By Dr Becky Spelman
The arrival of autumn also means the start of a new school year; a time that can bring both excitement and anxiety to parents and children alike.
Everyone wants their little ones to do well, but sometimes we can seem too caught up in our everyday concerns about education to see the big picture. As a pre-teen, I was fascinated when I watched a documentary about Waldorf education and discovered that there might be ways to learn that were very different to the classes I was experiencing at school.
The “Waldorf” alternative approach,pioneered in 1919 by Rudolf Steiner, encourages children to learn through creative play. Instead of formal lessons in reading, writing and mathematics, until they are about seven years old, children are told stories and encouraged to play, experience nature and express themselves creatively. Every child is allowed to progress at their own pace, with the understanding that concepts will become clear only when they are ready for them From primary school through secondary school, students are encouraged to prioritise their imagination. The freedom that they experience makes it easier for them to acquire educational and social skills in a wide range of areas – and parents who are familiar with these schools tend stress the relationship-building, creative and artistic abilities their children have developed. However, the schools have attracted controversy, and there are some potential pitfalls. Because children are taught to read much later than in mainstream education, for example, it can be hard to switch from a Waldorf to a mainstream school, and kids with problems like dyslexia aren’t identified as early. Nor is everyone comfortable with the theosophical ideas that underpin the school’s philosophy.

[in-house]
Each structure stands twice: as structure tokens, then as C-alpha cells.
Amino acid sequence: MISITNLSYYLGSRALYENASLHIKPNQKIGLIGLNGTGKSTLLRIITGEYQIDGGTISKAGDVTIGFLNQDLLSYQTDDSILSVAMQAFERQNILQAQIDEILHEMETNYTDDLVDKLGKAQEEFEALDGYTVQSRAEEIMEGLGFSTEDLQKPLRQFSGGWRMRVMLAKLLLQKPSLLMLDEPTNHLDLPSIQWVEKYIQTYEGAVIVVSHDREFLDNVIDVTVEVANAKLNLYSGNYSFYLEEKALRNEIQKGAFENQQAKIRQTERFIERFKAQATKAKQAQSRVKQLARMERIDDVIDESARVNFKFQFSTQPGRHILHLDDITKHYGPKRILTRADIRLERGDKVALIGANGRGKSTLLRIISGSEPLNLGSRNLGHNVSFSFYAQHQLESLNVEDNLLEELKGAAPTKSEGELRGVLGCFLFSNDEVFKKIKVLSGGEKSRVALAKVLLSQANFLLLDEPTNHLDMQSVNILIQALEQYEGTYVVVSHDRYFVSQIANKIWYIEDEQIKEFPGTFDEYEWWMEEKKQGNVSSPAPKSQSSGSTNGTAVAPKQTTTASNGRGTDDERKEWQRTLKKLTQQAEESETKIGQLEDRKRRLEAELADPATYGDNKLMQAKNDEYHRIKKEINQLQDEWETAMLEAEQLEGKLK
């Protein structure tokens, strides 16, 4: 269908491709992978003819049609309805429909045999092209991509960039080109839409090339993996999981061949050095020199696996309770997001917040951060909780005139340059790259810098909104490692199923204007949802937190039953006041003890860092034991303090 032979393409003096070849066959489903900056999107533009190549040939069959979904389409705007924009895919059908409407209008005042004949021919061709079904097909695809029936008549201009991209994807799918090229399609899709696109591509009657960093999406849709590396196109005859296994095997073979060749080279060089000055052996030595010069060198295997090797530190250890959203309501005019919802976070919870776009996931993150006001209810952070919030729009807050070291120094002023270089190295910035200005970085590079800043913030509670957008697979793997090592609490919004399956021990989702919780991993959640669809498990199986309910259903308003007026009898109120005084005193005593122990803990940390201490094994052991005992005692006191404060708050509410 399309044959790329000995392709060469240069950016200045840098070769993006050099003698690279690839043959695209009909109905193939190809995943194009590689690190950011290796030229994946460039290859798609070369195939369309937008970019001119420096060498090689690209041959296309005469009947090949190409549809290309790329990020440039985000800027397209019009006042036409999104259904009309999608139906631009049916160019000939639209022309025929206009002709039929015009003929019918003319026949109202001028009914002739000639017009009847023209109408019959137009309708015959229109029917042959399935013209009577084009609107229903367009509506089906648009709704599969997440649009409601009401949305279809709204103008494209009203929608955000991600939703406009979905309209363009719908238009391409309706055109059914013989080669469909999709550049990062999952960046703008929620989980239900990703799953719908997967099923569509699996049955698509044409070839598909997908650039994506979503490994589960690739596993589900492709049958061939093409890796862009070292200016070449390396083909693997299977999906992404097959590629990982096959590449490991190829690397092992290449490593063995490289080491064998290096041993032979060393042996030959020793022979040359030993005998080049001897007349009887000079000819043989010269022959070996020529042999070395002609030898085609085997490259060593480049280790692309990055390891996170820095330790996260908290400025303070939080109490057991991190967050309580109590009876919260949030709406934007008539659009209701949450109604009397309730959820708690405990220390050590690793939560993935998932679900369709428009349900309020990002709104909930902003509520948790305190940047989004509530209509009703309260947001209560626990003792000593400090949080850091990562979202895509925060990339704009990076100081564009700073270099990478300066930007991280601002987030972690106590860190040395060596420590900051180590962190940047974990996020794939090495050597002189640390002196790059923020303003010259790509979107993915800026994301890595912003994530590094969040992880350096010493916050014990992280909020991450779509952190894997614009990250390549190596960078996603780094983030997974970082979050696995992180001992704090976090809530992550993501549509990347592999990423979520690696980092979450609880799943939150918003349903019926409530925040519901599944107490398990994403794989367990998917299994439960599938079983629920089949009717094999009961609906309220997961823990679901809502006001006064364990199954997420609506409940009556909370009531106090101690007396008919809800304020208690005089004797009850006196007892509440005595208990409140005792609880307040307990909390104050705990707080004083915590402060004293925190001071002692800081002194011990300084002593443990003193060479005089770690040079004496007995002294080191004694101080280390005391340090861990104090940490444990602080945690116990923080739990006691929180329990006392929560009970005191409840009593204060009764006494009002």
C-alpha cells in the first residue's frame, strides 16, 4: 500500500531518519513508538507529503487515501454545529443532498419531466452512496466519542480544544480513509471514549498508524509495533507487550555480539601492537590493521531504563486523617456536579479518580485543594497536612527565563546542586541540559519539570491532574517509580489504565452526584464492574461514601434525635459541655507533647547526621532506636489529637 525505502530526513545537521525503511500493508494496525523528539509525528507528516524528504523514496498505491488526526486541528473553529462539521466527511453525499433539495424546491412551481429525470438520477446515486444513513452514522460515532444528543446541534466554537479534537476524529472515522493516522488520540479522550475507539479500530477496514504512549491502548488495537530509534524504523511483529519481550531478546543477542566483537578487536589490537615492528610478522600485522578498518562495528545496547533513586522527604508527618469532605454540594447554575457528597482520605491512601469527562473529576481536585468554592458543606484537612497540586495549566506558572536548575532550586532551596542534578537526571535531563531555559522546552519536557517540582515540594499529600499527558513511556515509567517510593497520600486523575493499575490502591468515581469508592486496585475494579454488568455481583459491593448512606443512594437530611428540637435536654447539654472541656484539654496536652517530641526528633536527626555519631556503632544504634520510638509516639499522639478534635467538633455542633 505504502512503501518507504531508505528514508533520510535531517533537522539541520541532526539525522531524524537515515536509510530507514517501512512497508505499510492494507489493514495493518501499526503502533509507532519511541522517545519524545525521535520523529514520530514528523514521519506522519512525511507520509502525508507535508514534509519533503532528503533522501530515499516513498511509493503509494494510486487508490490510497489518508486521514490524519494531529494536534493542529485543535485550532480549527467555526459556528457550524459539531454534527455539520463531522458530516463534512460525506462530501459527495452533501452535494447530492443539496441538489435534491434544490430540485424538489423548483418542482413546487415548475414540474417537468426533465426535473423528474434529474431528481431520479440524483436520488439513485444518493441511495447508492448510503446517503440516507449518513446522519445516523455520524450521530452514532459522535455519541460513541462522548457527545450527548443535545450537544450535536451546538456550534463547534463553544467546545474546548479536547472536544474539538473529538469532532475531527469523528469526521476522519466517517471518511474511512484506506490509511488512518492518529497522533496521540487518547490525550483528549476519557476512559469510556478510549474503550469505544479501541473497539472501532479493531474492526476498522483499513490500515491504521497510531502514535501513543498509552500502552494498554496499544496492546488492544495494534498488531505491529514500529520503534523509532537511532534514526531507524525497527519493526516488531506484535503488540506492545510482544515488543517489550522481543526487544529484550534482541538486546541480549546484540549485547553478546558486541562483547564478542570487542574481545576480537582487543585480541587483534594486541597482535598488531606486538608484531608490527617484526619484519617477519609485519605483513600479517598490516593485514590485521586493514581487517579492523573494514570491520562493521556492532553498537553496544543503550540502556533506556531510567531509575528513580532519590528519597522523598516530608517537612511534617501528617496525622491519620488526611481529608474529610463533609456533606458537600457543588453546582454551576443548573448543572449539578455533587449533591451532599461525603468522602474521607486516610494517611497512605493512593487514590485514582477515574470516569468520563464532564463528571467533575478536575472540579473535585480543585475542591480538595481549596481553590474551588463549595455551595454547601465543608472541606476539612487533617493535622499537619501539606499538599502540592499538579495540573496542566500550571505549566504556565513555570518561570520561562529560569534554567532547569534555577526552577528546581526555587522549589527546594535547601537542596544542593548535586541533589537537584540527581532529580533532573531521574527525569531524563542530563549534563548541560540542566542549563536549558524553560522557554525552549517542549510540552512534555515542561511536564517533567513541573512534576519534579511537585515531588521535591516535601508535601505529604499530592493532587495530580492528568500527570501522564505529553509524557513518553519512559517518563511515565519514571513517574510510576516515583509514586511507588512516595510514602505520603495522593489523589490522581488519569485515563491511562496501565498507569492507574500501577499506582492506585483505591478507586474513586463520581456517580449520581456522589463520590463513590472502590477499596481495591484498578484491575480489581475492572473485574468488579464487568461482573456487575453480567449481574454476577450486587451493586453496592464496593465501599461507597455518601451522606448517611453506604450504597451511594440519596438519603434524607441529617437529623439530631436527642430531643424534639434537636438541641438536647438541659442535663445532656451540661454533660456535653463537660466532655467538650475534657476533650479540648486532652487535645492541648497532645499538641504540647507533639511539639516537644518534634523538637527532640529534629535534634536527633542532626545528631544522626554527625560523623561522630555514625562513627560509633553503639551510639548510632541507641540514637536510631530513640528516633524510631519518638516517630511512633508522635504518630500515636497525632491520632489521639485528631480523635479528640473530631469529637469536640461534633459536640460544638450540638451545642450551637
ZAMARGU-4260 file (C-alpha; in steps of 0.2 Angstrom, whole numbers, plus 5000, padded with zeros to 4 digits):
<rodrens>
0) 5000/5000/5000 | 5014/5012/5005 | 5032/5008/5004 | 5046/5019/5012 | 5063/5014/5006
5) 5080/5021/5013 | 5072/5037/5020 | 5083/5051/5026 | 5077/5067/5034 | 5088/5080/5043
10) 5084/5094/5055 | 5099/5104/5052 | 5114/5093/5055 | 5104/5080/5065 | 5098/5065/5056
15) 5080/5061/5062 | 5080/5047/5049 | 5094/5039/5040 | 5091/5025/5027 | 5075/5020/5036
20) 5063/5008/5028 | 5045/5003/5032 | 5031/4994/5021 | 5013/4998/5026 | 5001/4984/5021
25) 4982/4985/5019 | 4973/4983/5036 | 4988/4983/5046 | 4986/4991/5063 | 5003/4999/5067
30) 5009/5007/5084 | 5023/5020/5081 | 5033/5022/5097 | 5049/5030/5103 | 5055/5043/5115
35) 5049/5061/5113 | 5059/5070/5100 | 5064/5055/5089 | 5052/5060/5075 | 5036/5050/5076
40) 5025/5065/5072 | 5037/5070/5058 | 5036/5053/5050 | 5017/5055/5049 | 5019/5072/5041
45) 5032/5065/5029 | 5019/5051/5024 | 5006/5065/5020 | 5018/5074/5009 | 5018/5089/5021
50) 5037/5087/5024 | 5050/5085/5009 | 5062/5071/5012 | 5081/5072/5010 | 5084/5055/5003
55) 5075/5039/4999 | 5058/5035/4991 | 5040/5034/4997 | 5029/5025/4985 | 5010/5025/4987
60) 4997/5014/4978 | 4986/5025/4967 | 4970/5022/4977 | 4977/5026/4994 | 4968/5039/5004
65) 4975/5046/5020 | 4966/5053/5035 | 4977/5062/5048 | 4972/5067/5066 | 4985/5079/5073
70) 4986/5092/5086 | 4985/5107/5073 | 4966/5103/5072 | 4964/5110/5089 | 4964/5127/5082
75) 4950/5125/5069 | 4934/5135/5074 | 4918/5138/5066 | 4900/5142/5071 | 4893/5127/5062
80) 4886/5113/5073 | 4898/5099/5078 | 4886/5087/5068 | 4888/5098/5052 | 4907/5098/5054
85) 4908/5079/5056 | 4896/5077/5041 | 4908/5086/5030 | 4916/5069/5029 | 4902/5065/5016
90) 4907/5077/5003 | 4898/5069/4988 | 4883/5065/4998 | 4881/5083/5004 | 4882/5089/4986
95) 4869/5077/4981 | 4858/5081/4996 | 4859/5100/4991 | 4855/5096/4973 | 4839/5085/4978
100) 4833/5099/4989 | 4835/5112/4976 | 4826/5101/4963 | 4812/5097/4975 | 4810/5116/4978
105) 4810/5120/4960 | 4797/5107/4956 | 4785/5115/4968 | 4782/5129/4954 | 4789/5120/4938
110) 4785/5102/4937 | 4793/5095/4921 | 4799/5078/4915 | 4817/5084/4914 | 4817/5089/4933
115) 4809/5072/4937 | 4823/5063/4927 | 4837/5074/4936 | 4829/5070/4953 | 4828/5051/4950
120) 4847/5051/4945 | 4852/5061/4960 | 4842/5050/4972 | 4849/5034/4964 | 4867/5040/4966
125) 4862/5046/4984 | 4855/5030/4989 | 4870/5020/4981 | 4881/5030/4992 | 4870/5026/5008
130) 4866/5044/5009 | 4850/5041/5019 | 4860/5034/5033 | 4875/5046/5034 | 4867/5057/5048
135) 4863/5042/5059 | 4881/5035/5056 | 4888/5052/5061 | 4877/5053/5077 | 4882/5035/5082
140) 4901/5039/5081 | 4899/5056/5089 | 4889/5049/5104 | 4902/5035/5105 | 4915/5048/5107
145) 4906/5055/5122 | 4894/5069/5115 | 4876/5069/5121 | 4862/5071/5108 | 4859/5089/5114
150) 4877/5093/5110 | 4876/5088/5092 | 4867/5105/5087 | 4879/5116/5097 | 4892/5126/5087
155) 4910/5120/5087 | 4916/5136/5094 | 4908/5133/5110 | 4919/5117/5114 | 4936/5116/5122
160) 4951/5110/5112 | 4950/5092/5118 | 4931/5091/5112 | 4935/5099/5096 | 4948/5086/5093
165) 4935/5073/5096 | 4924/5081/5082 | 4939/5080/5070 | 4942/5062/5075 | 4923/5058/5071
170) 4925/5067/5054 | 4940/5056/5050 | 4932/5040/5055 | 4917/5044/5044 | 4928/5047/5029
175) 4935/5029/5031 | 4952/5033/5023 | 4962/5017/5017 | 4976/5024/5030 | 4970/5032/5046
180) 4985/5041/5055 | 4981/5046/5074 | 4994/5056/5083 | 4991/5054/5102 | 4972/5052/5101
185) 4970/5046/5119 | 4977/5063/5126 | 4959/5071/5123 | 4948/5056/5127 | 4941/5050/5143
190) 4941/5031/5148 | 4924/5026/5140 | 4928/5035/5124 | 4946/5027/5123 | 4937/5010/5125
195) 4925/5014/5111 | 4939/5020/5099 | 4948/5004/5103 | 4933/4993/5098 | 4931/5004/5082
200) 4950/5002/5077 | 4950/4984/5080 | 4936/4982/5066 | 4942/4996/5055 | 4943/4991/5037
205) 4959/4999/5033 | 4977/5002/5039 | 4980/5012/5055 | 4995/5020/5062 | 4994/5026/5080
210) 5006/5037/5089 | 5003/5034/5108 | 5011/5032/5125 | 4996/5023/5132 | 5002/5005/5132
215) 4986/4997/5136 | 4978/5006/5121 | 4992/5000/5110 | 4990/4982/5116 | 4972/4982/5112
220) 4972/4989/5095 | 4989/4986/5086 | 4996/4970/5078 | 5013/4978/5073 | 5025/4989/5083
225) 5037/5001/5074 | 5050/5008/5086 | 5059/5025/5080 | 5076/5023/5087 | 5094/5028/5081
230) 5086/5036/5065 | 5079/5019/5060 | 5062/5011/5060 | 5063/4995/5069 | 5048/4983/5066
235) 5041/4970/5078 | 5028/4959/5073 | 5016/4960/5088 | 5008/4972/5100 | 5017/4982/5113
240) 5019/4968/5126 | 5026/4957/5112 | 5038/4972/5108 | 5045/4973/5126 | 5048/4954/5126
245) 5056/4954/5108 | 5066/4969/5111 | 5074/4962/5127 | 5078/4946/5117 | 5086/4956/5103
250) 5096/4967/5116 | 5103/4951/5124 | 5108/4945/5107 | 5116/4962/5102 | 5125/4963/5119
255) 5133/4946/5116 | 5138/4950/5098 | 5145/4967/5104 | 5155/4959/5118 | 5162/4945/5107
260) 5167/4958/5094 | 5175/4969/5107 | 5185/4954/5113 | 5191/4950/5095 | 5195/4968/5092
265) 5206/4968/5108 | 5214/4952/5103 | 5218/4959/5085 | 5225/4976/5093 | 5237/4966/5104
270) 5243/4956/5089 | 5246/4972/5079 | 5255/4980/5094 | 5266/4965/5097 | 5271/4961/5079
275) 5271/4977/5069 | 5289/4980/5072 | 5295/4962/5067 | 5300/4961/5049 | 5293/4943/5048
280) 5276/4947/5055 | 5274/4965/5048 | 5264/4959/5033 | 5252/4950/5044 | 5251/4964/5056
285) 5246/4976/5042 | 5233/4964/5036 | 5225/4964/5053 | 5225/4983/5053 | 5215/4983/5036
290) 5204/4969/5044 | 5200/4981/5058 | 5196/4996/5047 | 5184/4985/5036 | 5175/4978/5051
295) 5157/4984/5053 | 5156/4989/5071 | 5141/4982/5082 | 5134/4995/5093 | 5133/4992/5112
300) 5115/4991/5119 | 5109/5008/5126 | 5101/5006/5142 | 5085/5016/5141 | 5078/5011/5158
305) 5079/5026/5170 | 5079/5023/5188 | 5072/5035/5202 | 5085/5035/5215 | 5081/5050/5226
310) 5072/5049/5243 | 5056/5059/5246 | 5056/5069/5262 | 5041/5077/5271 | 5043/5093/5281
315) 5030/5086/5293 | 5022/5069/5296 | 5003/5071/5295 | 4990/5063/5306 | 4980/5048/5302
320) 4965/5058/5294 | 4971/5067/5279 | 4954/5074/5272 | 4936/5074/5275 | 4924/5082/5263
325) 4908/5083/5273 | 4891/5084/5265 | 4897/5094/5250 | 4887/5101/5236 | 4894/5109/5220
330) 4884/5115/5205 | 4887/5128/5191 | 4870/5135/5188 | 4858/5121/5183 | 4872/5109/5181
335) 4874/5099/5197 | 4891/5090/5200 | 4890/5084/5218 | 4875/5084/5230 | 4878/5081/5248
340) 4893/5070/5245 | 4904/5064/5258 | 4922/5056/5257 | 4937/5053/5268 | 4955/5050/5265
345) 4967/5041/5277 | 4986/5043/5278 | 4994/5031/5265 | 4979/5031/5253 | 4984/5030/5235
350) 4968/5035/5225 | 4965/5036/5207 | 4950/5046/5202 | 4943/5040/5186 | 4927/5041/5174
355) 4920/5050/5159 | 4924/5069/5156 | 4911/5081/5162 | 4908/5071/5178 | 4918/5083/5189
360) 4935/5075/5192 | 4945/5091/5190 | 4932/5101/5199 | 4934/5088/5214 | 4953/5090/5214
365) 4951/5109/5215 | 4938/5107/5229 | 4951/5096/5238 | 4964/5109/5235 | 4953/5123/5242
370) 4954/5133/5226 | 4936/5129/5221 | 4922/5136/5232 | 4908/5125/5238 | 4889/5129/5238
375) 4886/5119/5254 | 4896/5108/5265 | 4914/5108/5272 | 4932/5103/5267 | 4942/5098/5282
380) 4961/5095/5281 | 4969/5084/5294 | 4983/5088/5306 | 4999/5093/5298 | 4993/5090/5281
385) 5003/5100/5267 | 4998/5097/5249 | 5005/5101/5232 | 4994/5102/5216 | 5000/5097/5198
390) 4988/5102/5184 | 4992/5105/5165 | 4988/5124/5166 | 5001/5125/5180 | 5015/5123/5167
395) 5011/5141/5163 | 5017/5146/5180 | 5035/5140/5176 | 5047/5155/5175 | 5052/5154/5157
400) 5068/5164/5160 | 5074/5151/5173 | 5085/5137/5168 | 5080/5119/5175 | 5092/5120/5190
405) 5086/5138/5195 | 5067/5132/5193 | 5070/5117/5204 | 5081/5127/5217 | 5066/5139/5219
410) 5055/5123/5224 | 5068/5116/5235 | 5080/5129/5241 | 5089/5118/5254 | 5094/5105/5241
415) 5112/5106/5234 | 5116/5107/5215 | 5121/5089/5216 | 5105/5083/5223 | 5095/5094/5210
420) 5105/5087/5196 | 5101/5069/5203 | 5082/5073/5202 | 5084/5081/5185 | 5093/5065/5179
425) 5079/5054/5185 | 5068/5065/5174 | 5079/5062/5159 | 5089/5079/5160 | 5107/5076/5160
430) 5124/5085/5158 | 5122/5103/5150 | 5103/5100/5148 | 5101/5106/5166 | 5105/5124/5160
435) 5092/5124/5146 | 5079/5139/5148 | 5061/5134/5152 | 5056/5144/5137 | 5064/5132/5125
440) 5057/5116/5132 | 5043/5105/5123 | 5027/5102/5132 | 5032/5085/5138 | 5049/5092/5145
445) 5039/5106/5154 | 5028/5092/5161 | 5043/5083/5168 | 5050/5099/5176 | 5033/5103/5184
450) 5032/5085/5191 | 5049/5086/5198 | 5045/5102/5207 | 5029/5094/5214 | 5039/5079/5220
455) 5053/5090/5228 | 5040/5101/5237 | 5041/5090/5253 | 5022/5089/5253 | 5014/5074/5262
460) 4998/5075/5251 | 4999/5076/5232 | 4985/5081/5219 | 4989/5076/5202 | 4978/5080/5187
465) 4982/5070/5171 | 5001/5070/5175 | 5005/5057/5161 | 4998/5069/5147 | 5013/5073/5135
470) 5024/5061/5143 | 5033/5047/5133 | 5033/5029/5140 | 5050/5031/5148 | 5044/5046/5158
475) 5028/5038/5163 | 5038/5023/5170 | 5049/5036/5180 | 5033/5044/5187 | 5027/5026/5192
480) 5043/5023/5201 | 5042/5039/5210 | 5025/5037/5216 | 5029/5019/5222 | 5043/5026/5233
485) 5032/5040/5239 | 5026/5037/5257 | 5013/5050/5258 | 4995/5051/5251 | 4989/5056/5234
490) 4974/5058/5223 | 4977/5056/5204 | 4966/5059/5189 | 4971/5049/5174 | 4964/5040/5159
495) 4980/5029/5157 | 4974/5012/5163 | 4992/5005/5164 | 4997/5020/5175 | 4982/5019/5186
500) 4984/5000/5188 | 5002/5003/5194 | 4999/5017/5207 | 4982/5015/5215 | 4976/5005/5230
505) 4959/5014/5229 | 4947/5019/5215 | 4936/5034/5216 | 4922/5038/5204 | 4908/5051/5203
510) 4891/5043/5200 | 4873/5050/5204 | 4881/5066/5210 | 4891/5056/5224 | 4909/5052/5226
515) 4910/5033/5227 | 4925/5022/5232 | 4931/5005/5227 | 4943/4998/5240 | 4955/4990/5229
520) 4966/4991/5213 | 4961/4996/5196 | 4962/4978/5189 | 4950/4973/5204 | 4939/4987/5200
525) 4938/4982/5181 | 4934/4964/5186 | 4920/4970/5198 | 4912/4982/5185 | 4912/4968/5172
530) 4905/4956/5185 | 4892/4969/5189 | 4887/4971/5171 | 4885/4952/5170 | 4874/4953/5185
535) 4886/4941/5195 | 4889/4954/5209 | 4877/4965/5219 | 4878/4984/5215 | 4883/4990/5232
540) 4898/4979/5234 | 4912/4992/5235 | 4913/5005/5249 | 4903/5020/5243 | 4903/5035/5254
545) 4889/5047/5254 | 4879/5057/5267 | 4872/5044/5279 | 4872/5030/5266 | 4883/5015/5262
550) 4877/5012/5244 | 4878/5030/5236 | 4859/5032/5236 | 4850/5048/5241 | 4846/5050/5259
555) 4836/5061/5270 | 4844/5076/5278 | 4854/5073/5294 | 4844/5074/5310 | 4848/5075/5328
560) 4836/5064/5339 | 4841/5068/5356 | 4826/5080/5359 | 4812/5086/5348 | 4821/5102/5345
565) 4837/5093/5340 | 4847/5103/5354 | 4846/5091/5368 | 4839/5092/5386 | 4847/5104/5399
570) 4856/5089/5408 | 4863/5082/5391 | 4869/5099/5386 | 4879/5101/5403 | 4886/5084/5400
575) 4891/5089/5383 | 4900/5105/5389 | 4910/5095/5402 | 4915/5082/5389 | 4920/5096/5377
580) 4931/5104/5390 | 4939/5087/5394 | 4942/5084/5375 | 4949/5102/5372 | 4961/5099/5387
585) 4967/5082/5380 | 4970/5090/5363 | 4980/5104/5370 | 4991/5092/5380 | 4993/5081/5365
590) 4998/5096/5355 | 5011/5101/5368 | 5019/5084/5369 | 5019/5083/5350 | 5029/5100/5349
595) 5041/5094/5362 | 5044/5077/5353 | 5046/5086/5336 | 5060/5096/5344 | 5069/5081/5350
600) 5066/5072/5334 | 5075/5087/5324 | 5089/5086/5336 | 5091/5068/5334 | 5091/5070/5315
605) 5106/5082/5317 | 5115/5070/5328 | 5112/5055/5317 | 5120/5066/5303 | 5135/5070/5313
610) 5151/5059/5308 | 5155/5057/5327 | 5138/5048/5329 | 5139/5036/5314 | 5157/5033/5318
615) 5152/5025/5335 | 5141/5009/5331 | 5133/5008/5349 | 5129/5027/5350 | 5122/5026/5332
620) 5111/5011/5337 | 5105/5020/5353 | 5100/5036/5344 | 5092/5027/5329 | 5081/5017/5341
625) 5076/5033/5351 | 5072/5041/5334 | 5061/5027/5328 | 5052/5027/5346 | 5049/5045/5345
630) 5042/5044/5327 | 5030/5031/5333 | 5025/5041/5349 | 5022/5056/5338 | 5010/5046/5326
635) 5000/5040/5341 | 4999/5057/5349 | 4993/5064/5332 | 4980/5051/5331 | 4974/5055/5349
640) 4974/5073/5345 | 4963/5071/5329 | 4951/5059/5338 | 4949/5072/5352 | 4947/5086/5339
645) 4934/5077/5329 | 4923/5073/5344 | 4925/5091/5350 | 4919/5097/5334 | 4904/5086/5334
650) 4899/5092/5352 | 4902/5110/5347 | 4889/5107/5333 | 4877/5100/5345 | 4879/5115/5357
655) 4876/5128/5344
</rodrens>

In the UK, although there are a few state-funded schools, most Waldorf schools are fee-paying and private, and the number of schools is limited at just thirty-three.Fees are often lower than in many private schools, with one London-based school charging between about £5700 and £7000 per year. Together, the schools form the Steiner Waldorf Schools Fellowship, which is a registered charity.
Children don’t have to go to a Waldorf school to learn and experience many of the benefits of Steiner’s approach to education. We can foster a sense of joy in learning by giving children the freedom they need to grow and develop their imagination. Sometimes that means forgetting about milestones and just opening the backdoor to the garden and telling them to go out and have fun, or letting our own hair down and getting lost in a shared story or experience.
Learning can and should be fun – and not just during childhood. The joy of experiment and experience is something that provides a learning experience at every stage of life!